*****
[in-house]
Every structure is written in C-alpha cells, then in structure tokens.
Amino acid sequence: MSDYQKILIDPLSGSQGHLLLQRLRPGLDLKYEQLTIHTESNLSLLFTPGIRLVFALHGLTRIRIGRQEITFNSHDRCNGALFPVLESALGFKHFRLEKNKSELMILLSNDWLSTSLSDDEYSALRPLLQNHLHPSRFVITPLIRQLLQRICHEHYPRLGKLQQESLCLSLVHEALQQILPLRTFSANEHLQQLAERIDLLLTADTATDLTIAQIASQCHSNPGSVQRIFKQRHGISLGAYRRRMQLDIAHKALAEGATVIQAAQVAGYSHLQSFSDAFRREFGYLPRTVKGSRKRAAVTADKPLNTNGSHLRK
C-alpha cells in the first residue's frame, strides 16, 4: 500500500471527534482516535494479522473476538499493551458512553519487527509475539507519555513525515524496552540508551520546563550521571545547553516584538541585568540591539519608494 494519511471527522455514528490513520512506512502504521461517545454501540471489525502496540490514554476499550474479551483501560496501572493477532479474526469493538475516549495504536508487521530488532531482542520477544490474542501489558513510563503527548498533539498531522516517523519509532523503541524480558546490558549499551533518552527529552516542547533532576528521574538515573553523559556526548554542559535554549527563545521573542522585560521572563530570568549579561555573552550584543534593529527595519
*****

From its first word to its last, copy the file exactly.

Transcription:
[in-house]
Every structure is written in C-alpha cells, then in structure tokens.
Amino acid sequence: MSDYQKILIDPLSGSQGHLLLQRLRPGLDLKYEQLTIHTESNLSLLFTPGIRLVFALHGLTRIRIGRQEITFNSHDRCNGALFPVLESALGFKHFRLEKNKSELMILLSNDWLSTSLSDDEYSALRPLLQNHLHPSRFVITPLIRQLLQRICHEHYPRLGKLQQESLCLSLVHEALQQILPLRTFSANEHLQQLAERIDLLLTADTATDLTIAQIASQCHSNPGSVQRIFKQRHGISLGAYRRRMQLDIAHKALAEGATVIQAAQVAGYSHLQSFSDAFRREFGYLPRTVKGSRKRAAVTADKPLNTNGSHLRK
C-alpha cells in the first residue's frame, strides 16, 4: 500500500471527534482516535494479522473476538499493551458512553519487527509475539507519555513525515524496552540508551520546563550521571545547553516584538541585568540591539519608494 494519511471527522455514528490513520512506512502504521461517545454501540471489525502496540490514554476499550474479551483501560496501572493477532479474526469493538475516549495504536508487521530488532531482542520477544490474542501489558513510563503527548498533539498531522516517523519509532523503541524480558546490558549499551533518552527529552516542547533532576528521574538515573553523559556526548554542559535554549527563545521573542522585560521572563530570568549579561555573552550584543534593529527595519